A pilot programme offering support to children whose parents are mentally ill has had limited reach.
Project Orchid, run by the AMKFSC Community Services and funded by the National Council of Social Service, started seeing cases in November last year.
So far, 20 families have been referred by schools, family service centres and other agencies. But eight families have said no to the help offered.
AMKFSC’s head of youth work department Tan Yi Ying said: “Not many people know we have started this project, but even if they know, it may be hard to convince them to join. The social stigma surrounding mental illness prevents them from seeking help due to ‘face’ issues.”
They also worry that others will shun their children, if they find out about their parents’ mental illness, she said.
Not many people know we have started this project, but even if they know, it may be hard to convince them to join. The social stigma surrounding mental illness prevents them from seeking help due to ‘face’ issues.
MS TAN YI YING, AMKFSC’s head of youth work department.
This is because of genetic and other factors underlying mental illness, a host of overseas research has found, said Ms Voon Yen Sing, assistant director of clinical services at the Singapore Association for Mental Health. Parenting ability may also be affected by the illnesses, social workers said.
Ms Tan said: “Some parents suffer from depression, (and) may take it out on their kids unknowingly and this strains their relationship. Another worry is that the children learn their parents’ unhealthy coping skills.”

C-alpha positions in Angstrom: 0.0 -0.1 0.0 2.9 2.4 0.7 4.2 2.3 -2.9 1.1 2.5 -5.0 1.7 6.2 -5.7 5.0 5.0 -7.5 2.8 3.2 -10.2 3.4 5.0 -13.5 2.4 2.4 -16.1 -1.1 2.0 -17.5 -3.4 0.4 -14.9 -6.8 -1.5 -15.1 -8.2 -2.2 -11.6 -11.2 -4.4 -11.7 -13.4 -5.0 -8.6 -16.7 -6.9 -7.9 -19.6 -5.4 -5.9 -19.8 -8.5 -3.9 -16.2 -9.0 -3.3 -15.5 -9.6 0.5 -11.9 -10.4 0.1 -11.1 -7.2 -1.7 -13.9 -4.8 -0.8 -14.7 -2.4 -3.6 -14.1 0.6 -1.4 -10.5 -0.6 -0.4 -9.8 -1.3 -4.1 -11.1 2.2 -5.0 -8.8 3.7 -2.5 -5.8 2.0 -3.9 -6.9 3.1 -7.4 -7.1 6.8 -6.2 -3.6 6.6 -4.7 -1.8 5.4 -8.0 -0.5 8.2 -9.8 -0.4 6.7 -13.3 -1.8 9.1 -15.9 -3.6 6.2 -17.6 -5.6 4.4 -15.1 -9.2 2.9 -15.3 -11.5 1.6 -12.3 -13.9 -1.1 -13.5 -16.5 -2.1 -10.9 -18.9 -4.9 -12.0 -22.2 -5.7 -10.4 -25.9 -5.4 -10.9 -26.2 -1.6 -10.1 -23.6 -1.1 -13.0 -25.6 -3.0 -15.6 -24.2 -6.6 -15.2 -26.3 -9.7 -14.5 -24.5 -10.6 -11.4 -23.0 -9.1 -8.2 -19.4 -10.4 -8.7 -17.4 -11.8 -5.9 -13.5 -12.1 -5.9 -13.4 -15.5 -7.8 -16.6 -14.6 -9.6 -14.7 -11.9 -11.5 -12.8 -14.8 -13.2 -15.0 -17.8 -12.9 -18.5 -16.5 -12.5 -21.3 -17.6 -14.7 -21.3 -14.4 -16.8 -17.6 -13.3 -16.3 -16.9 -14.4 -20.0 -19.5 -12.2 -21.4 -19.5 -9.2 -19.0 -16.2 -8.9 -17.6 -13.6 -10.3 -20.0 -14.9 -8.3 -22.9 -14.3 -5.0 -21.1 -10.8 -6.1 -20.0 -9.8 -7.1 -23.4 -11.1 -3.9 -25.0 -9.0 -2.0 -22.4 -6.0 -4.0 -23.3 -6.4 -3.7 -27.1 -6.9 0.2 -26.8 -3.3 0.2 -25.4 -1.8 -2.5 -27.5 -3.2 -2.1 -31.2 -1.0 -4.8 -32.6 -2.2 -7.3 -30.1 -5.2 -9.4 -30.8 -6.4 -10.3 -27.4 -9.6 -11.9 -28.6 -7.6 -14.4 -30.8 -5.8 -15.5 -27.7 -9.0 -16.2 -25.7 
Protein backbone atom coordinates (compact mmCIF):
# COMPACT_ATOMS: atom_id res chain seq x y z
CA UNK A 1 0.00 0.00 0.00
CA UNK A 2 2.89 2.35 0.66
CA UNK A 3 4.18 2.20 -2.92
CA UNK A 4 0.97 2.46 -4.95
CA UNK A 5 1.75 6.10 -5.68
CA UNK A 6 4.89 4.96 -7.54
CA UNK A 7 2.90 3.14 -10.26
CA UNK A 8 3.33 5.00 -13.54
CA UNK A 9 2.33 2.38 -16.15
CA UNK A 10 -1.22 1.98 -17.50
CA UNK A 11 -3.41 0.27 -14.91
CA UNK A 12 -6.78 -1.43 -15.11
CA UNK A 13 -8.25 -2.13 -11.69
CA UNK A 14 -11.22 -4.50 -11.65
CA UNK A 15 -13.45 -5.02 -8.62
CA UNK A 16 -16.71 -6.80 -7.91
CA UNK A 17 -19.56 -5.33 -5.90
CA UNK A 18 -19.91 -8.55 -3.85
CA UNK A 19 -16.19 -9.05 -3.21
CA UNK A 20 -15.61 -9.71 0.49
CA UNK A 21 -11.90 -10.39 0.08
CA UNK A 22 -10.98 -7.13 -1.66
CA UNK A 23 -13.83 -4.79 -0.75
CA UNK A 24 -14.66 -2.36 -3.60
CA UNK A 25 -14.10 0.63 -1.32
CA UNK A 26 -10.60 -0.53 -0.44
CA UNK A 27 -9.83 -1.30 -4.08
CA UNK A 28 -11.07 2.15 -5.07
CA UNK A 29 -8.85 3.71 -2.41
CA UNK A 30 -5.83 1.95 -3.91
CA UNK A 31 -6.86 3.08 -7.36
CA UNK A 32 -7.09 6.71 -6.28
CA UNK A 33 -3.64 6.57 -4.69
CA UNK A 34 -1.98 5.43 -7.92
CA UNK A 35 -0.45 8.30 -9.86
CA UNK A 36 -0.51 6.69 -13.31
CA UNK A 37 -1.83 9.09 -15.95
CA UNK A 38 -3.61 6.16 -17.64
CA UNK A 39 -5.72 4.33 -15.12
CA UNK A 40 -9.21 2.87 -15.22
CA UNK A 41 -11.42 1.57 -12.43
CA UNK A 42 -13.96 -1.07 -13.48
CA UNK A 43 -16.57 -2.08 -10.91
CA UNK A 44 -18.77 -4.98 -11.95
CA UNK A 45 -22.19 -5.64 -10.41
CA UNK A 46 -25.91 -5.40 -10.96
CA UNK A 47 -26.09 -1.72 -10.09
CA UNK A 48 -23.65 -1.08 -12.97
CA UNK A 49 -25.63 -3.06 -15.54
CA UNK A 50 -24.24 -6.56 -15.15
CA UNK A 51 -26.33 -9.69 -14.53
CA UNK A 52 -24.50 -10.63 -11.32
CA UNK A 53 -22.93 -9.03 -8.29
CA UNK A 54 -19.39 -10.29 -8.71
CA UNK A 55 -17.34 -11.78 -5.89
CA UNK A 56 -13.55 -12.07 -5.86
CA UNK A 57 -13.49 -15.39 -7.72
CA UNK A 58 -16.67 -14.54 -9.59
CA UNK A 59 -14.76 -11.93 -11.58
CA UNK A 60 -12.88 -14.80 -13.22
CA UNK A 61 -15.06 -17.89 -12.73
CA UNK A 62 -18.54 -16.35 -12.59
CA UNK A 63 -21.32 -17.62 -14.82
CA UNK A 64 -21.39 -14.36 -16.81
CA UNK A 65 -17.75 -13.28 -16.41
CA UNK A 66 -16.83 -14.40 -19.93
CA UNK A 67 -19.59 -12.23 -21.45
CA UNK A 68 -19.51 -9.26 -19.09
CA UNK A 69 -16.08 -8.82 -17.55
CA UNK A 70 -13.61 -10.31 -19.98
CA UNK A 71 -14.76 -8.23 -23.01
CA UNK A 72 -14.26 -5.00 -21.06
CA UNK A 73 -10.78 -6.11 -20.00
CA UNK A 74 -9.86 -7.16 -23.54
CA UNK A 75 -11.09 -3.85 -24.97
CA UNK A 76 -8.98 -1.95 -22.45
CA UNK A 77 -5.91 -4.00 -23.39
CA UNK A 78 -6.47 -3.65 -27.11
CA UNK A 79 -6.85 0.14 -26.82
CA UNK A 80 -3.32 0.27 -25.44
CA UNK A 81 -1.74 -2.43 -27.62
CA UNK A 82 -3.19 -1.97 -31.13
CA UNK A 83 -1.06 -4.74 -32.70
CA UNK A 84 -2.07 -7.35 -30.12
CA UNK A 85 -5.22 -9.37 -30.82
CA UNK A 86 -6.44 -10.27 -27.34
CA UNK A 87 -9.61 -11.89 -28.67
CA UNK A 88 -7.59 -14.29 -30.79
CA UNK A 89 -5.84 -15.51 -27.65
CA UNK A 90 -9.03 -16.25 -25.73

For example, a teenage boy whose mother suffered from obsessive compulsive disorder (OCD) began, over time, to wash his hands compulsively, aside from displaying other OCD symptoms, she said.
Another teenage girl mixed with bad company and ran away from home as she felt her depressed mother did not care for her.
The truth was, her mother was struggling to cope herself. Project Orchid’s staff helped them to communicate with and understand each other better to improve ties.
Its social workers educate the children to understand their parents’ illness and help parents understand how their illness affects their children. And they teach both sides how to cope with stress.
Like AMKFSC, the Institute of Mental Health (IMH), which has a similar initiative for children of patients called I’m A Resilient Kid, also finds it challenging to reach out to the children of its patients.
IMH senior medical social worker Michelle Shanthini Gunasilan said: “Some parents are apprehensive in letting their children know about their mental illness as they are unsure if it will undermine their role as a parent and affect their relationship with their child.”
The IMH programme started in 2008 with group sessions where the children learn about mental illness, and receive support from social workers and other children in similar circumstances.
Last year, it also included individual sessions so children and families could have more attention, for example, through counselling, to help them cope.
And for those in situations where the parent may be suicidal or violent, the child is also taught how to seek help if he should feel unsafe. Over 200 children have gone through the programme since it was started in 2008.
Social workers welcome the Project Orchid initiative to support these children, given the multiple stresses they may face.
About one in eight adult Singaporeans or permanent residents has experienced a mental illness, according to the nationwide Singapore Mental Health Study in 2010.
Some children have had to care for their parents, reversing the parent-child role, said Ms Samantha Lim, deputy director of the Singapore Children’s Society Family Service Centre (Yishun).
She had a few cases where a child skipped school to stay home to monitor depressed parents, afraid they would kill themselves.
“If we do not reach out to these children, they suffer in silence. So, Project Orchid (can help) look out for these children in need.”
To get help from Project Orchid, call 6451-1553 or e-mail [email protected].
This piece was first seen on ‘The Straits Times’ Nov 12, 2017.